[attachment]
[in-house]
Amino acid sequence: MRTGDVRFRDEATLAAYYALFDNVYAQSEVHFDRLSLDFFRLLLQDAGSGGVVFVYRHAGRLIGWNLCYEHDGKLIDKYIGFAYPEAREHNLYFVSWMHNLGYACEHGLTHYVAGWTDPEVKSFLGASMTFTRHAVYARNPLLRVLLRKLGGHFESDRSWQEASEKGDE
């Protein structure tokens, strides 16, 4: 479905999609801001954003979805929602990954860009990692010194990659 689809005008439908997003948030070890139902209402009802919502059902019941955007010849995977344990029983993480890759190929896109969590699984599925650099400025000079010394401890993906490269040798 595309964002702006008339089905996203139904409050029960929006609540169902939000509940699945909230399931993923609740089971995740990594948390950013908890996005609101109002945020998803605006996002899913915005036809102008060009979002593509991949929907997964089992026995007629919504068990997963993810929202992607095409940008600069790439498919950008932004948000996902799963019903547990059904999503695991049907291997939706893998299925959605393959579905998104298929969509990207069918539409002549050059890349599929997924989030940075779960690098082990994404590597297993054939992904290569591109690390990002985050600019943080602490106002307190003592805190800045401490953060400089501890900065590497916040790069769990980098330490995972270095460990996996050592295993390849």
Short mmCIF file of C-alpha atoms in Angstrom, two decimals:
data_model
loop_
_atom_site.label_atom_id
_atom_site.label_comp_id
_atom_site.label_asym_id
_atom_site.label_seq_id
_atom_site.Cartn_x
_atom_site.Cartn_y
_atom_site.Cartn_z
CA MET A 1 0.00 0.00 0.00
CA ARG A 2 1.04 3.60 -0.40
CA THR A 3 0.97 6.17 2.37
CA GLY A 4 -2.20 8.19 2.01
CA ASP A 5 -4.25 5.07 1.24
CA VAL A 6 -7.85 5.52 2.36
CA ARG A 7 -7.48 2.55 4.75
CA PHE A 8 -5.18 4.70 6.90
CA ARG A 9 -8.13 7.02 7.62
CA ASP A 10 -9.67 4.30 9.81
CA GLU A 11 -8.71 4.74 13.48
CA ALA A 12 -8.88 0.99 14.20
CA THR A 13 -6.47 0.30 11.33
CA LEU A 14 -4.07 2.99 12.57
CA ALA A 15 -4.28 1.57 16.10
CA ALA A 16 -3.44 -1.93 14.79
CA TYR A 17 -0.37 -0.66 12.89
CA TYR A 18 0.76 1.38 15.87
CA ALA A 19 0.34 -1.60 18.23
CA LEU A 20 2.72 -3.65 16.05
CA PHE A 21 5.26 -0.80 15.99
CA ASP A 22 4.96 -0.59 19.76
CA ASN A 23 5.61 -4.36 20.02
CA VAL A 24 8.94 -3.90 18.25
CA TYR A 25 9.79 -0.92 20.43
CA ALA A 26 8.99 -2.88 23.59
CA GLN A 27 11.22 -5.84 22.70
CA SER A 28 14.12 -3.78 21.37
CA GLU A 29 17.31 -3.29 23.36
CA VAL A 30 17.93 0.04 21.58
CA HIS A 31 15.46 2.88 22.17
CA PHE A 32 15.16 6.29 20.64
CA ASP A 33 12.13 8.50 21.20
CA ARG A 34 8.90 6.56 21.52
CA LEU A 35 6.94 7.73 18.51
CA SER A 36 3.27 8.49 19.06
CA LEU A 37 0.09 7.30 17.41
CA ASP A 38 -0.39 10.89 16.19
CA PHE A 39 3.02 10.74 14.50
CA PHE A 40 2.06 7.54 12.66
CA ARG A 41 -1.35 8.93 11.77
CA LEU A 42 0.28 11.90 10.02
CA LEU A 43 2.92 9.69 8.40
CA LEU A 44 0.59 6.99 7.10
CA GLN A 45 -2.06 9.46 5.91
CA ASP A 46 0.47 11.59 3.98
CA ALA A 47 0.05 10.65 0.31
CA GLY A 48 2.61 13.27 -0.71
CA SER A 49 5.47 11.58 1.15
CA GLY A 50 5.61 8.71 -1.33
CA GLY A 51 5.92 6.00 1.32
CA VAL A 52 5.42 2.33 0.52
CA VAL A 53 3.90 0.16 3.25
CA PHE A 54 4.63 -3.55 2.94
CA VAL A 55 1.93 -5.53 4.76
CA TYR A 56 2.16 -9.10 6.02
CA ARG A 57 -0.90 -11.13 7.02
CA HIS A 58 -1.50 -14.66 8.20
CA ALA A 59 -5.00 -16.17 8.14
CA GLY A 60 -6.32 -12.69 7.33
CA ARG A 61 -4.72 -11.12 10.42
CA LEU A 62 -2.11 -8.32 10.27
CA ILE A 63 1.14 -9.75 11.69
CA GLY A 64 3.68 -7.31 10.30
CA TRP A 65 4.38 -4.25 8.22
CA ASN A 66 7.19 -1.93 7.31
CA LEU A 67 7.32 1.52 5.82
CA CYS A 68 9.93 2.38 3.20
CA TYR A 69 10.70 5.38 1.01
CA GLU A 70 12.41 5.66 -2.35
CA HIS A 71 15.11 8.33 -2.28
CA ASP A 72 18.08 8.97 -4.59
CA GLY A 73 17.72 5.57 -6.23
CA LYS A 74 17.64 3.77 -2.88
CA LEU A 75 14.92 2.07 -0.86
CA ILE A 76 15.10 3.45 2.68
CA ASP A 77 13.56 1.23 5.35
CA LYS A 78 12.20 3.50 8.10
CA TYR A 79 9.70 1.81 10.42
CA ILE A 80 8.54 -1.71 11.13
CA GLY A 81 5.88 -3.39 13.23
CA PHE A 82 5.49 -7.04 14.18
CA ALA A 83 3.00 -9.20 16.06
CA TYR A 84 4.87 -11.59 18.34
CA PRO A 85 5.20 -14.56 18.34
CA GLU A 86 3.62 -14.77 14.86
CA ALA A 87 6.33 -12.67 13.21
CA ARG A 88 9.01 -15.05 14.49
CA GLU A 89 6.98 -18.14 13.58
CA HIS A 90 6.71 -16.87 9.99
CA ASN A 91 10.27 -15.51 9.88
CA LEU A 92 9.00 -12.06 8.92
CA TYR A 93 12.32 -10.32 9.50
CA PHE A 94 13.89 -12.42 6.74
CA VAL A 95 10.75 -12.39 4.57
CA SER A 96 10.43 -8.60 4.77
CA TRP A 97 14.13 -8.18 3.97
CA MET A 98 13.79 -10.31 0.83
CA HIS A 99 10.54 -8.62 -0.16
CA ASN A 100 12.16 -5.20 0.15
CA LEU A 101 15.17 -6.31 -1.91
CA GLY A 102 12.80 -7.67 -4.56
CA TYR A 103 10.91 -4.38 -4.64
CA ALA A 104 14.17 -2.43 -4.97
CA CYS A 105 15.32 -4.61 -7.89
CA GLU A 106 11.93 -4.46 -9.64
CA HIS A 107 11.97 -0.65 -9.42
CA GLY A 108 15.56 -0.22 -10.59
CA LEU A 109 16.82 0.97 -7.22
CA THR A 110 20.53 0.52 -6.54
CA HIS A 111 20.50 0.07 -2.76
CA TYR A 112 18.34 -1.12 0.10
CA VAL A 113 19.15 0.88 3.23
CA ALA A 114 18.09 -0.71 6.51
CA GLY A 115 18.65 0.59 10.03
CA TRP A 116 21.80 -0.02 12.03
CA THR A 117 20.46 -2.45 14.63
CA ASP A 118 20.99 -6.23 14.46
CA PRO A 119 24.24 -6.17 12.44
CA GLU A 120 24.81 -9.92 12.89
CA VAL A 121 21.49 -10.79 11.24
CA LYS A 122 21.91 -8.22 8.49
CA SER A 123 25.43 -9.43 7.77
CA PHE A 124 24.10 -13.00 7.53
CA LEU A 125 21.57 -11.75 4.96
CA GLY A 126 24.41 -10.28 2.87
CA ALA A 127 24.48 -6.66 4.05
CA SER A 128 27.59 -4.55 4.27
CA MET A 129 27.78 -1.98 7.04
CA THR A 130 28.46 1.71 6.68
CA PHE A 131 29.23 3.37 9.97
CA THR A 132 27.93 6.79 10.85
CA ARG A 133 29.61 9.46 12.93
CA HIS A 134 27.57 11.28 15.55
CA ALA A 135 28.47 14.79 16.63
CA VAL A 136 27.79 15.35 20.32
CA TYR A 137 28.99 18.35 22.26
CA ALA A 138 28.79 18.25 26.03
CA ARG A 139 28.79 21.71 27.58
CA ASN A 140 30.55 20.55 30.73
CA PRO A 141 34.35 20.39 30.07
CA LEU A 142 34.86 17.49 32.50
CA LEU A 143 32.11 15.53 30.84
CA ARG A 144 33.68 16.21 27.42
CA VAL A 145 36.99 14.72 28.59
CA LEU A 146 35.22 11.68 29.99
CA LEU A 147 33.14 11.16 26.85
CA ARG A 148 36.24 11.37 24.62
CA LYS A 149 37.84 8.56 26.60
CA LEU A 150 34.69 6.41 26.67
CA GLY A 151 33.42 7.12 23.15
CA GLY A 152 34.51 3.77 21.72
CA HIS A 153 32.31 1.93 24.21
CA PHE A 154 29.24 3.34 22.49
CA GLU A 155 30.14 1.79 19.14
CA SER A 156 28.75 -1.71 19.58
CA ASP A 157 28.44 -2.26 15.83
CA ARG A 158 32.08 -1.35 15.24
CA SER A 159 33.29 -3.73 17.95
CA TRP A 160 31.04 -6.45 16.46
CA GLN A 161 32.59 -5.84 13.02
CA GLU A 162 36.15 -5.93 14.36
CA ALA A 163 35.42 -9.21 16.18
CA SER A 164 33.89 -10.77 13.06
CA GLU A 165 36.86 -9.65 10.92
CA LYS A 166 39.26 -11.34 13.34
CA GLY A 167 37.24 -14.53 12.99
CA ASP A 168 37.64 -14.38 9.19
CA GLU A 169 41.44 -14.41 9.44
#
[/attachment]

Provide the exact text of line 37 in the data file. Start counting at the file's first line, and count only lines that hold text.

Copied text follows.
CA VAL A 24 8.94 -3.90 18.25